JG: John Calvin, John Bunyan (his Grace Abounding to the Chief of Sinners was particularly impressive), Geoffrey Bingham, David Moreland (my pastor for many years), Karl Barth, Jürgen Moltmann, Vincent Donovan, Colin Gunton, Otto Weber, Donald MacKinnon, Frank Rees (my theology professor), Graham Cole (another of my theology professors), Anselm, Martin Luther, James Torrance, TF Torrance, Adolf Schlatter, Jonathan Edwards, Catherine LaCugna, Georg Wilhelm Friedrich Hegel, Thomas Smail, Irenaeus, Fyodor Dostoevsky, Helmut Thielicke, Ray Anderson, Dorothee Sölle, Robert Jenson, James Denney, Trevor Hart, Eugene Peterson and Donald Bloesch – among others – have all had an impact on forming my thinking over many years times. Some of these continue as regular companions. More recent companions have included Hans Urs von Balthasar, Rowan Williams, Joseph Ratzinger, John Webster and James Baldwin Brown.
GD: Quite an ecclectic mix there. What did you like most about living in the UK, and what do you miss most about Australia?
JG: Most like about living in Britain? My wife and daughter were there … and the live football at reasonable hours of the day. Most miss about Australia? The space, cricket on free TV, and cheap Pizza.
GD: The world of theology blogging seems to be dominated by Aussies like Ben Myers. What is it about you people, and have you any tips for the lowly Welsh?
JG: Theo-blogdom has more than its fair share of Aussies because we have an anxiety complex about being so far away from the rest of the world. Blogging makes us feel like we're part of the human race. Tips for the Welsh? Mmm, stick to singing.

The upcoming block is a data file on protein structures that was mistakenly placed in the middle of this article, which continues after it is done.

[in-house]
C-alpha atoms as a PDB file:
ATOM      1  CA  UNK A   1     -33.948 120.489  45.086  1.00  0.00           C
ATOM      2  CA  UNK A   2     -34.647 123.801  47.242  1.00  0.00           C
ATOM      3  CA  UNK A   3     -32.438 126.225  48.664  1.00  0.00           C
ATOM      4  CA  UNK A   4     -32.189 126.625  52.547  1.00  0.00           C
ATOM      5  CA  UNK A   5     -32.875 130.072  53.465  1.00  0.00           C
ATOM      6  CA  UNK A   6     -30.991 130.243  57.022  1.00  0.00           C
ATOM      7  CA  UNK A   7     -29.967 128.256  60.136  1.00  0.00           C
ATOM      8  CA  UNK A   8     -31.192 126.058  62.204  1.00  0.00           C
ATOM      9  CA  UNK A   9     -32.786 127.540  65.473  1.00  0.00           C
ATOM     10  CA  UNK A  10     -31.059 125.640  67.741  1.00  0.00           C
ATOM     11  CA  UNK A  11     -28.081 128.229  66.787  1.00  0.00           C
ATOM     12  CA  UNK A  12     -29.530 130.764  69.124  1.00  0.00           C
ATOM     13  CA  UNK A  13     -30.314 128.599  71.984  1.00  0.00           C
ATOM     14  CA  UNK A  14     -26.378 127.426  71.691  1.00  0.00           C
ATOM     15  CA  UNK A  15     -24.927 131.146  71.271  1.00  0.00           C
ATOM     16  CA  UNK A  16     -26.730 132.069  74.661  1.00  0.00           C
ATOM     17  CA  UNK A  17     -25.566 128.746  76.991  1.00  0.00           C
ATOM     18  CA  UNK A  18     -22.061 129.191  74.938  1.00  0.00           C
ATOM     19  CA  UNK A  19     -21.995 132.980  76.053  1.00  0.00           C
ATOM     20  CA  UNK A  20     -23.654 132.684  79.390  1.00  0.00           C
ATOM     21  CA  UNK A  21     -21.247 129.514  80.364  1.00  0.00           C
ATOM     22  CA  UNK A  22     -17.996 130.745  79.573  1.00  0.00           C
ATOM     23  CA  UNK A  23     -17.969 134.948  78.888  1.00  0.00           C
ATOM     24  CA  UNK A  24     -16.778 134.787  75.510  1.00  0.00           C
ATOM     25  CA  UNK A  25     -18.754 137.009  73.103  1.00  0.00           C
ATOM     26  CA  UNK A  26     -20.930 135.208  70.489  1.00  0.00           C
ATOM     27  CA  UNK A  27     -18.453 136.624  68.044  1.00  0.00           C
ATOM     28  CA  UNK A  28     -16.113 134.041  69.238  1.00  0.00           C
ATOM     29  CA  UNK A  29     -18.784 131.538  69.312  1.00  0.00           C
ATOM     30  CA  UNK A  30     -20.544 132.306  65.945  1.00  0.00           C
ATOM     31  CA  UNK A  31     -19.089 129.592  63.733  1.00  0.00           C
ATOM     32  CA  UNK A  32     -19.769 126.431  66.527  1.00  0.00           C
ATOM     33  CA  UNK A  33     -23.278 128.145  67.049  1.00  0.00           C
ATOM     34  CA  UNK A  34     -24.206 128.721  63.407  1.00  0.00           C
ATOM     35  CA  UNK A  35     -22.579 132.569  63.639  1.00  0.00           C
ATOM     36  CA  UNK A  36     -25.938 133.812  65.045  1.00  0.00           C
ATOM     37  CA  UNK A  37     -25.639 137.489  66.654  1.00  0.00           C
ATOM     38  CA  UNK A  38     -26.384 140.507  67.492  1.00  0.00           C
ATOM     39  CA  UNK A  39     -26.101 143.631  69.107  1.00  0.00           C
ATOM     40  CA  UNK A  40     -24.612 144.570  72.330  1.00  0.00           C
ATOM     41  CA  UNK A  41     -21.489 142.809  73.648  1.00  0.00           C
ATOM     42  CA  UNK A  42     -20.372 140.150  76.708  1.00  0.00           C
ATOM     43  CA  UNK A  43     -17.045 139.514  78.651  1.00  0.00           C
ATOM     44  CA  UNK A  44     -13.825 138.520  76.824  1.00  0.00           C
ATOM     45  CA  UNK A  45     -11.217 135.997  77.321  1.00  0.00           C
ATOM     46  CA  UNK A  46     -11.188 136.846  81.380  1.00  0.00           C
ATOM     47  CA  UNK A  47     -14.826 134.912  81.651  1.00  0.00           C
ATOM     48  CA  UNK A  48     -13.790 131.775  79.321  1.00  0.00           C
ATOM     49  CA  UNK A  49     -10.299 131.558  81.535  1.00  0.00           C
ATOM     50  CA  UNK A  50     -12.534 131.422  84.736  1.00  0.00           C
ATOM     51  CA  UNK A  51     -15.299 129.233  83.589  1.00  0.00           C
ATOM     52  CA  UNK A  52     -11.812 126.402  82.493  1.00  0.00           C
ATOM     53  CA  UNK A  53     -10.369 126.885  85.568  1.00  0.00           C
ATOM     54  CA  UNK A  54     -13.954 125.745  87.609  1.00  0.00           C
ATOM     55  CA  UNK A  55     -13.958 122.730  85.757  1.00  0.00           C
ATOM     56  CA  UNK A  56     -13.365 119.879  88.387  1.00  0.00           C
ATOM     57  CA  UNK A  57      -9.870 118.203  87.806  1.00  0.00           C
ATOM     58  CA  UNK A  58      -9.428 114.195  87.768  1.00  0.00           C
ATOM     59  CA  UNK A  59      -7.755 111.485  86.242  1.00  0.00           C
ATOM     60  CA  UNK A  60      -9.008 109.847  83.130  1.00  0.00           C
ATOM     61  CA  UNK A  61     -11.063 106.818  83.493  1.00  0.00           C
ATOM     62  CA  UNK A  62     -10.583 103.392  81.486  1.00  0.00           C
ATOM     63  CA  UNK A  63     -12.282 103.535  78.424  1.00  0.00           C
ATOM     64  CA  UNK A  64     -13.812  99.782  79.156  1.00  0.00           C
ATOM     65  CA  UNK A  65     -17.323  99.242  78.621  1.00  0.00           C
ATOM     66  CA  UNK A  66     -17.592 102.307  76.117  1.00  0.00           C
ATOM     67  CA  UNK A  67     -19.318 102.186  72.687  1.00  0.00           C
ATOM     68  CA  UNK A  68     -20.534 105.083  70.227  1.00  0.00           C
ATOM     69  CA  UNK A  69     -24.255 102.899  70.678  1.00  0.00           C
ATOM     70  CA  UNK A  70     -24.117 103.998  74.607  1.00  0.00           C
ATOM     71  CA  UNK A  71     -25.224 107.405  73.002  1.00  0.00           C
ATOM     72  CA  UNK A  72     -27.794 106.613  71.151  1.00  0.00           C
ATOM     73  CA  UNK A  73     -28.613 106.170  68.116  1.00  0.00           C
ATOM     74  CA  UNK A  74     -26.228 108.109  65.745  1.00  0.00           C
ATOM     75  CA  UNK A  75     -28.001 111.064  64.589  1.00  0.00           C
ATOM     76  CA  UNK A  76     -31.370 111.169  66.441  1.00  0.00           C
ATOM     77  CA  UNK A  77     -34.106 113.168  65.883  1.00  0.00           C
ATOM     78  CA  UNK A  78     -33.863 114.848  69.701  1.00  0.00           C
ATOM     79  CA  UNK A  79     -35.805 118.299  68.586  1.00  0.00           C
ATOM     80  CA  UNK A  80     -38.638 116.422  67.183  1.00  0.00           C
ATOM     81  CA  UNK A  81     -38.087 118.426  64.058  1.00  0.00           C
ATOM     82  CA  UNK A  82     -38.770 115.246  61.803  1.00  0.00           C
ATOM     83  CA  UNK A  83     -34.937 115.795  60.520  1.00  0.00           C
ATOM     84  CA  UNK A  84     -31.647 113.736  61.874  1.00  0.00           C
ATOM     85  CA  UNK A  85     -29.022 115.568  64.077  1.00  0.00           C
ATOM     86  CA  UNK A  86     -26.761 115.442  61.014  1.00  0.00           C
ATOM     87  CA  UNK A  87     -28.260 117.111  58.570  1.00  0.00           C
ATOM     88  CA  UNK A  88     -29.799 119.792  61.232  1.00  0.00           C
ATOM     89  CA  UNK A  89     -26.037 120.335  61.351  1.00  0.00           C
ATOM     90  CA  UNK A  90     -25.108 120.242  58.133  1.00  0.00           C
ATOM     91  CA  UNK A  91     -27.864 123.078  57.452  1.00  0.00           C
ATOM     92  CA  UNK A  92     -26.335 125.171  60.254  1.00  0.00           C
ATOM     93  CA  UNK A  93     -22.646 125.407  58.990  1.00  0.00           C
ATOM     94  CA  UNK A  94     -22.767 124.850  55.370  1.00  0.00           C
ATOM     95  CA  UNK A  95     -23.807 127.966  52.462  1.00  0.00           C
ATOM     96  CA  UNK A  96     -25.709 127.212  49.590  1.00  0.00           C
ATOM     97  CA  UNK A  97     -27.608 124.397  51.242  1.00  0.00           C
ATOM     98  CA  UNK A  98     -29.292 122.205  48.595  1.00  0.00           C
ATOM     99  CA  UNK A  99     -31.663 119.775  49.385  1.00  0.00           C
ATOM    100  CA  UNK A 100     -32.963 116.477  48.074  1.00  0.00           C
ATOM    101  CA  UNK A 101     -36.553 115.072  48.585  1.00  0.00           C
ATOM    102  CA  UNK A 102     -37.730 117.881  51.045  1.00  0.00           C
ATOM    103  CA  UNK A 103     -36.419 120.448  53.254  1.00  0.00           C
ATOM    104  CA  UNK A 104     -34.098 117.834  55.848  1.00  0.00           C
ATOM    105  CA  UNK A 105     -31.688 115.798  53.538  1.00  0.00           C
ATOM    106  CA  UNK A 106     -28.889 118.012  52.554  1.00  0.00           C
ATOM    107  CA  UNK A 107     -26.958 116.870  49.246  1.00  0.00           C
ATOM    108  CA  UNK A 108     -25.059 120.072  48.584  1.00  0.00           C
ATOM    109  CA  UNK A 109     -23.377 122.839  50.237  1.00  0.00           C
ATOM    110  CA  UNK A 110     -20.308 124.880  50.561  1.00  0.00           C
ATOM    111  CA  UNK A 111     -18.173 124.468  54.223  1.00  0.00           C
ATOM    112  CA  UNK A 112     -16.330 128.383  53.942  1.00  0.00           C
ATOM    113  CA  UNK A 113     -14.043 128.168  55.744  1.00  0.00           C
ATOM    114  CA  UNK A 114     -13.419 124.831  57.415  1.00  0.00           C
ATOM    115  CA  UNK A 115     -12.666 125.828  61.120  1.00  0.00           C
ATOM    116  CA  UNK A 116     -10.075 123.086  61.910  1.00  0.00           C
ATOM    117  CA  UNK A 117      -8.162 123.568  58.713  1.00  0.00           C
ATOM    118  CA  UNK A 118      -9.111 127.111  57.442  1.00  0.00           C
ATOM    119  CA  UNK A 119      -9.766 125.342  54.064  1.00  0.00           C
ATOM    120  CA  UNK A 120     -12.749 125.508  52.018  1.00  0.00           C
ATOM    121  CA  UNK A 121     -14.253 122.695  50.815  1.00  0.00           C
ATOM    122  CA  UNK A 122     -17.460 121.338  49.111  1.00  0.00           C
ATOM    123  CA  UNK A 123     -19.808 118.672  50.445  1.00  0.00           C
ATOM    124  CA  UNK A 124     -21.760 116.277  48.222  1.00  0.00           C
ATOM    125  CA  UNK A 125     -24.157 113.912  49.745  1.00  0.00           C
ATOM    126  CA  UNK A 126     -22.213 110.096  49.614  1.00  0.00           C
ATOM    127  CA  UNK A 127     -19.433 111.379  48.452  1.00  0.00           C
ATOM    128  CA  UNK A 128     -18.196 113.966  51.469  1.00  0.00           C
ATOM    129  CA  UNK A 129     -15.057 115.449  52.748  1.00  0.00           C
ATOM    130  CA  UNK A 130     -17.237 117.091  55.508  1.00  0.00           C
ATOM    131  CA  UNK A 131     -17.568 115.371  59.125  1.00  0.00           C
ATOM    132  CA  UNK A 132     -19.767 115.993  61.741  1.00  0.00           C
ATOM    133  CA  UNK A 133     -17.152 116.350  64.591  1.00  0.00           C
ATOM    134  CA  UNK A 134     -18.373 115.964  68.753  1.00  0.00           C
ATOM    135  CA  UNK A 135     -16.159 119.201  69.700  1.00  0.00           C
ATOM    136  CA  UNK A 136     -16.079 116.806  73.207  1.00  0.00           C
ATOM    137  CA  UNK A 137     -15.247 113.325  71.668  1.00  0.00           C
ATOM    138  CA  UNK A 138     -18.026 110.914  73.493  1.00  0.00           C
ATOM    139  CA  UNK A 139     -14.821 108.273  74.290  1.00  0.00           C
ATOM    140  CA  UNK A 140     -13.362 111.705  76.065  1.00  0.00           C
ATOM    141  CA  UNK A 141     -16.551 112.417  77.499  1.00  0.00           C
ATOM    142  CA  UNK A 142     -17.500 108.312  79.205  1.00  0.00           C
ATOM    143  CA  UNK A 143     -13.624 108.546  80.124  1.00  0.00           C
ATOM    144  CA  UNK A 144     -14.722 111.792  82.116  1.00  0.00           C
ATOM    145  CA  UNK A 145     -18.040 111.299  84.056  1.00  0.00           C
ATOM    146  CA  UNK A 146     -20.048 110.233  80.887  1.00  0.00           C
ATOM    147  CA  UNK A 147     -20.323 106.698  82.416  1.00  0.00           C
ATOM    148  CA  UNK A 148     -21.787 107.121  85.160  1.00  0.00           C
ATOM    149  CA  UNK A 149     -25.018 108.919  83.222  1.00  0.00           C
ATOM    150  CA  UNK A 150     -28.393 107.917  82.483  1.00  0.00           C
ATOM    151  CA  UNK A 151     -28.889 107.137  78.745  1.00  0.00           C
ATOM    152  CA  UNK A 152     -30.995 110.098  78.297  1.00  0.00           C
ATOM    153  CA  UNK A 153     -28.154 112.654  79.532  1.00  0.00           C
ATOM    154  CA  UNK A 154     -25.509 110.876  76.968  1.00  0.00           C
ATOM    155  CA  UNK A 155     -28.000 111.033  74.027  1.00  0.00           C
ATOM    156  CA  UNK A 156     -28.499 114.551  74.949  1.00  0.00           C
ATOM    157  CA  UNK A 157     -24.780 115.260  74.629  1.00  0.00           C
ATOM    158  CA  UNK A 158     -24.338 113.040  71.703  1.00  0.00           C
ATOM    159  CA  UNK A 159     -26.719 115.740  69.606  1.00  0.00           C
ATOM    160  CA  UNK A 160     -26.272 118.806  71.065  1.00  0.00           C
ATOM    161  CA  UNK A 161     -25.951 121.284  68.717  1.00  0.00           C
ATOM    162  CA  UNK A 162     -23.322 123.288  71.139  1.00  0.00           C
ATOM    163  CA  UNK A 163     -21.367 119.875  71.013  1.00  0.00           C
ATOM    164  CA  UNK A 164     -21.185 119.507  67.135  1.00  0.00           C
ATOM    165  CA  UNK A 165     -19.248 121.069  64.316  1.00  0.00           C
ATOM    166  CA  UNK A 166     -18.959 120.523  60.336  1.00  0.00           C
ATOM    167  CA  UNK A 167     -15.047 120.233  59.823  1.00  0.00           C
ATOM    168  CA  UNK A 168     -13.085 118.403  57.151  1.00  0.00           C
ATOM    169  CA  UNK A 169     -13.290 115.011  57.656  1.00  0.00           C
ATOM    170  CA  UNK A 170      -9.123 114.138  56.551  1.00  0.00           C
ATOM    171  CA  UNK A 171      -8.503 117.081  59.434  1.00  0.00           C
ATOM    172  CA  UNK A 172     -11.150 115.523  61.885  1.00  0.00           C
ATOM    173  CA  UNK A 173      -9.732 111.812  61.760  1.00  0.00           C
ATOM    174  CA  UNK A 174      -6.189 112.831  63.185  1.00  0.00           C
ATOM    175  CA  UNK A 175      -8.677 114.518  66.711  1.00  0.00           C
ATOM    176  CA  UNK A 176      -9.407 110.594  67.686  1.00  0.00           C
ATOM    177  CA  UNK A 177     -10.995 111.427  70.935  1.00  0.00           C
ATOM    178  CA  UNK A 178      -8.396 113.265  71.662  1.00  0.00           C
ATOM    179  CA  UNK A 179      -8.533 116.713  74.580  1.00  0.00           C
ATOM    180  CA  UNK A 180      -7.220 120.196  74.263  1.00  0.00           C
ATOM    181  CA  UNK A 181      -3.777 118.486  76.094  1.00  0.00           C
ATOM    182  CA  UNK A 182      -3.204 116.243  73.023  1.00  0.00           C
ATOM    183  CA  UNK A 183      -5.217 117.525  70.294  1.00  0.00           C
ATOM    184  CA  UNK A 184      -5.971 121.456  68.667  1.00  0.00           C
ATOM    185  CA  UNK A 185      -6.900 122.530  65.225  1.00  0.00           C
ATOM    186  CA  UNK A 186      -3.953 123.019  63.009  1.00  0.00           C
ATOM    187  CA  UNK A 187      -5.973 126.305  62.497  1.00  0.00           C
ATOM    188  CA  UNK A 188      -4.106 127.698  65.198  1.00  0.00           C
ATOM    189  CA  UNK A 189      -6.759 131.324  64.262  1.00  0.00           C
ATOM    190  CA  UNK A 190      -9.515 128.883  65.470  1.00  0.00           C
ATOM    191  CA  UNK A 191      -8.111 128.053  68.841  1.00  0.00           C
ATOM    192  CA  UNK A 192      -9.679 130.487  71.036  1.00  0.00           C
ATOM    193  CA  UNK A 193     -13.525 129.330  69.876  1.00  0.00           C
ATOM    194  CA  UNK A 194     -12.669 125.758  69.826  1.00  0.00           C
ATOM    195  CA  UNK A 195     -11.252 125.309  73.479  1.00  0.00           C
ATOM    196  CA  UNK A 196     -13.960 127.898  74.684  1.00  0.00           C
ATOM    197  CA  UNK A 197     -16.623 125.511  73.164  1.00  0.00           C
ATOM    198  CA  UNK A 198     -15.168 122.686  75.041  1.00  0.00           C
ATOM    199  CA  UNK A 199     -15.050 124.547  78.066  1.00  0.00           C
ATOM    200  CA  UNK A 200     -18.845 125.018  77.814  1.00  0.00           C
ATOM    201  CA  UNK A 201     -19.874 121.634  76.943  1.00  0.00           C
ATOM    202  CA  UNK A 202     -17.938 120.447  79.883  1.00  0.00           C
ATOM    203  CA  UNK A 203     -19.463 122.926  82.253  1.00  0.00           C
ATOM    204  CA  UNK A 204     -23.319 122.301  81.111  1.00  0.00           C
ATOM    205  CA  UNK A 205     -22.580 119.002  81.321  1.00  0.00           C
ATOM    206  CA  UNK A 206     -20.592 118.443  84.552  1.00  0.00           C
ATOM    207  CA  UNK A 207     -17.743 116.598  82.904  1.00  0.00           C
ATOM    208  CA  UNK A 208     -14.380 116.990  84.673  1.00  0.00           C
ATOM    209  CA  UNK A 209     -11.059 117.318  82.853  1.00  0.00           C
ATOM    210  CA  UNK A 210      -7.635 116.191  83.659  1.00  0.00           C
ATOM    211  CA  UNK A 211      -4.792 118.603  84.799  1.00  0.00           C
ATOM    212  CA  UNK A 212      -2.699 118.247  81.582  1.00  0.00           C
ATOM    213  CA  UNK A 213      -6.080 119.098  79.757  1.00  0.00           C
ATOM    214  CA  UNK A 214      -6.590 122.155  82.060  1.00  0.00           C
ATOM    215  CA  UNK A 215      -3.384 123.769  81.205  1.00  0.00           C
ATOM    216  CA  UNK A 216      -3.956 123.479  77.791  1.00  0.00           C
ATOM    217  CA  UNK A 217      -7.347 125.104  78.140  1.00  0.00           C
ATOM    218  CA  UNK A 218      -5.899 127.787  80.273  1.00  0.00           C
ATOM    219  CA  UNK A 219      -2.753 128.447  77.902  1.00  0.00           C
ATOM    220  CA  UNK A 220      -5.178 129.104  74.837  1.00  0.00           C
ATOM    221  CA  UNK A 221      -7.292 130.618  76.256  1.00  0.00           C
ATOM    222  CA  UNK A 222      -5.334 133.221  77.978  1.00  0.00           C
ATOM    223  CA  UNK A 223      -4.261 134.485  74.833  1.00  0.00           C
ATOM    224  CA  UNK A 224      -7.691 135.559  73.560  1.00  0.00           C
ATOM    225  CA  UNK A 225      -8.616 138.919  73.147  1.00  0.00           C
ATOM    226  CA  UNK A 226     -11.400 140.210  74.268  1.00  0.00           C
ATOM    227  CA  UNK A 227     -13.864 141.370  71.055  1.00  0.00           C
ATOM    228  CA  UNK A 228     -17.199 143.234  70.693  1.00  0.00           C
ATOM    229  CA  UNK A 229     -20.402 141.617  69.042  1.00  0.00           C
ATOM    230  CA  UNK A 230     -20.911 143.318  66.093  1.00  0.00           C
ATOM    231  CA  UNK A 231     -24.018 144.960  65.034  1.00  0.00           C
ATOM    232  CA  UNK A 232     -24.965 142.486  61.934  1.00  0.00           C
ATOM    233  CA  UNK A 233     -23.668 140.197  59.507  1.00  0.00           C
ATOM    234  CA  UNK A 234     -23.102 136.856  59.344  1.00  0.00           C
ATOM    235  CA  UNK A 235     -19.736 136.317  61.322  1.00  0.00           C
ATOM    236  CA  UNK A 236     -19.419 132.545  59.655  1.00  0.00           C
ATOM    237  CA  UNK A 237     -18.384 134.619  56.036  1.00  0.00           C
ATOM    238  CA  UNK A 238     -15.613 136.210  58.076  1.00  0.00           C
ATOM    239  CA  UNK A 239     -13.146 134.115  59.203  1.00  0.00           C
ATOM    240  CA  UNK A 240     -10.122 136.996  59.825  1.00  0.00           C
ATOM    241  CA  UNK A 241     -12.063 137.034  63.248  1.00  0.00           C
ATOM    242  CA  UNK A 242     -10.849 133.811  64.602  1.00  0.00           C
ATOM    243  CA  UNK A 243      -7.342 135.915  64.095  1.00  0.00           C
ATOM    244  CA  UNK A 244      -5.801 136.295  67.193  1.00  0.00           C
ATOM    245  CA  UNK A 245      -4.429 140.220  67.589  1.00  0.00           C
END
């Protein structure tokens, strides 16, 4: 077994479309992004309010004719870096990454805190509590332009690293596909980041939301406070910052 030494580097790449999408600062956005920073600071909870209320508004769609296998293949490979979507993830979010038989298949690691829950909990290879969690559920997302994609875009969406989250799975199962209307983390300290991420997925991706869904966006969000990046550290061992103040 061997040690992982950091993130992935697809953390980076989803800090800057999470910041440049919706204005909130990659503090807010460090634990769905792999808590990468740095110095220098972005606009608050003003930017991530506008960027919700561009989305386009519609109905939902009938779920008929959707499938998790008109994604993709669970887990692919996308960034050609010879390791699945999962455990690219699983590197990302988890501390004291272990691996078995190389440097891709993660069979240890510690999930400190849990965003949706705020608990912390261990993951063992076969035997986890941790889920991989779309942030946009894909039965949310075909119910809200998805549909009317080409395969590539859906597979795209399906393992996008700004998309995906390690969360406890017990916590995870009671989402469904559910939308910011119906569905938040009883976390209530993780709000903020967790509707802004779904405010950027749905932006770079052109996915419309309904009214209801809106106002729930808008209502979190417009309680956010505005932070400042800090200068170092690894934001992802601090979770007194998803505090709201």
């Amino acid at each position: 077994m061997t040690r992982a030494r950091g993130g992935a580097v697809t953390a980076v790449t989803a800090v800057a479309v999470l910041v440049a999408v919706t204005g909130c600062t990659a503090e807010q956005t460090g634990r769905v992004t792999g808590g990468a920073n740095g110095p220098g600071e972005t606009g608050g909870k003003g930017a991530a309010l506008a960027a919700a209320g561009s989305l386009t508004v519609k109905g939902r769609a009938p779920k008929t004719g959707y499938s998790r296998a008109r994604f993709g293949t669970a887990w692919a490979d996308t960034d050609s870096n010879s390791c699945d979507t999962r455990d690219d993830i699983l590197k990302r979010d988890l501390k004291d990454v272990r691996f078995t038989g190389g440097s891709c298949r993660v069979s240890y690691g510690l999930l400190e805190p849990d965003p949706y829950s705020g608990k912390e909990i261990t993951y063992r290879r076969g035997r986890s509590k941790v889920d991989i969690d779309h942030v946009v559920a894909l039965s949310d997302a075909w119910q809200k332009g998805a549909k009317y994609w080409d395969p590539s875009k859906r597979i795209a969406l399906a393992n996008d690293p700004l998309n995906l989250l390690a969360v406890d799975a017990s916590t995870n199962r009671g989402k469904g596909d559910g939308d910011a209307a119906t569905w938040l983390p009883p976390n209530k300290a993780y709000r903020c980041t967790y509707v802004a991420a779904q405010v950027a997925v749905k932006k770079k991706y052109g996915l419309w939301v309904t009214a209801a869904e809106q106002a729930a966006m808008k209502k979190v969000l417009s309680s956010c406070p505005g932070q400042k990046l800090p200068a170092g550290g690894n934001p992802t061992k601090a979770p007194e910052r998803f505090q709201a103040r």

GD: Thanks, but contrary to the stereotype I'm not that good at singing either. You have another blog on fatherhood called Paternal Life. Why the dad blog?
JG: I wanted a format to think out loud about some of the things I was learning, and being challenged by, as a new dad. I'm still learning and being challenged, but blogging about it has largely dried up. It may kick back into life at some stage.
GD: Which theological book have you found most helpful in the last twelve months?
JG: I found two books particularly helpful this year. First, Moltmann's The Coming of God. Apart from positing what is quite simply a breathtaking eschatological vision, the book helped bring together, for me, a host of loose threads in Moltmann's thought. It also overlapped with many of the themes I was thinking about at the time concerning Forsyth's own eschatology. In fact, a comparative study of Forsyth's and Moltmann's theology would make a wonderful PhD if anyone would take it up. Second, Scottish Theology by TF Torrance. This is a helpful interpretation of a stream of historical theology which introduces those already familiar with Torrance's work with some of the key historical figures that inform his thinking-in-tradition. That it is not without a definite theological agenda only adds to its appeal. I also thought that Gregory MacDonald's The Evangelical Universalist was a great piece of work that deserves more attention.
GD: Maybe the last suggestion did get the attention it deserved, ie. not a lot. As far as I'm concerned, the wrath and judgement of God against sin are an essential backdrop to the good news of salvation in Jesus Christ. It seems that you've been on something of a theological journey from a 'Classic Reformed' position to a more Barth-influenced stance. Am I right? If so, how has your theological understanding has changed over the years?